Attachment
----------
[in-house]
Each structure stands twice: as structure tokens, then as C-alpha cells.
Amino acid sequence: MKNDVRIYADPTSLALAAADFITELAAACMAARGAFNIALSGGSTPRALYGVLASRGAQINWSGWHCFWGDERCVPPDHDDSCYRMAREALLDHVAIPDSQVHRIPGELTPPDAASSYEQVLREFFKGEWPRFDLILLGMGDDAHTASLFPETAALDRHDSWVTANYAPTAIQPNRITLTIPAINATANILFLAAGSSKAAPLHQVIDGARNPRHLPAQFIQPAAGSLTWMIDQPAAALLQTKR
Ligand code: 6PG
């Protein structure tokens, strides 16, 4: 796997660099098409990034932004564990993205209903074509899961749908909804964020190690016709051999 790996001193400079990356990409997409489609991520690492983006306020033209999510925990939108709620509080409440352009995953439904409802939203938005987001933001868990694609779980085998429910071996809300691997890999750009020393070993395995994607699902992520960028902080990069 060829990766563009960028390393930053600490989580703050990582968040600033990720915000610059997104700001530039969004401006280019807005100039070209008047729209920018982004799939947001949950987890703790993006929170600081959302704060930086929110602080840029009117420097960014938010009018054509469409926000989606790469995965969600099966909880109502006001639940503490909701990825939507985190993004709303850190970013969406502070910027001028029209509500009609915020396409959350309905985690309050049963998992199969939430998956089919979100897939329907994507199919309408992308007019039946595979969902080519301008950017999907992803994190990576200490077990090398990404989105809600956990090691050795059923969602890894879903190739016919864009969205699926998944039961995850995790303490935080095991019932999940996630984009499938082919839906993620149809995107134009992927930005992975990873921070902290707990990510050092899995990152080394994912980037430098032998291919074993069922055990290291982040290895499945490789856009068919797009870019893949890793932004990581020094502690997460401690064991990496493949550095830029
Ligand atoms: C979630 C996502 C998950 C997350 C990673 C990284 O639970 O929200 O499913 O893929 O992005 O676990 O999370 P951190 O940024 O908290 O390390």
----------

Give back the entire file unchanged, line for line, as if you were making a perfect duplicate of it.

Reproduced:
[in-house]
Each structure stands twice: as structure tokens, then as C-alpha cells.
Amino acid sequence: MKNDVRIYADPTSLALAAADFITELAAACMAARGAFNIALSGGSTPRALYGVLASRGAQINWSGWHCFWGDERCVPPDHDDSCYRMAREALLDHVAIPDSQVHRIPGELTPPDAASSYEQVLREFFKGEWPRFDLILLGMGDDAHTASLFPETAALDRHDSWVTANYAPTAIQPNRITLTIPAINATANILFLAAGSSKAAPLHQVIDGARNPRHLPAQFIQPAAGSLTWMIDQPAAALLQTKR
Ligand code: 6PG
């Protein structure tokens, strides 16, 4: 796997660099098409990034932004564990993205209903074509899961749908909804964020190690016709051999 790996001193400079990356990409997409489609991520690492983006306020033209999510925990939108709620509080409440352009995953439904409802939203938005987001933001868990694609779980085998429910071996809300691997890999750009020393070993395995994607699902992520960028902080990069 060829990766563009960028390393930053600490989580703050990582968040600033990720915000610059997104700001530039969004401006280019807005100039070209008047729209920018982004799939947001949950987890703790993006929170600081959302704060930086929110602080840029009117420097960014938010009018054509469409926000989606790469995965969600099966909880109502006001639940503490909701990825939507985190993004709303850190970013969406502070910027001028029209509500009609915020396409959350309905985690309050049963998992199969939430998956089919979100897939329907994507199919309408992308007019039946595979969902080519301008950017999907992803994190990576200490077990090398990404989105809600956990090691050795059923969602890894879903190739016919864009969205699926998944039961995850995790303490935080095991019932999940996630984009499938082919839906993620149809995107134009992927930005992975990873921070902290707990990510050092899995990152080394994912980037430098032998291919074993069922055990290291982040290895499945490789856009068919797009870019893949890793932004990581020094502690997460401690064991990496493949550095830029
Ligand atoms: C979630 C996502 C998950 C997350 C990673 C990284 O639970 O929200 O499913 O893929 O992005 O676990 O999370 P951190 O940024 O908290 O390390």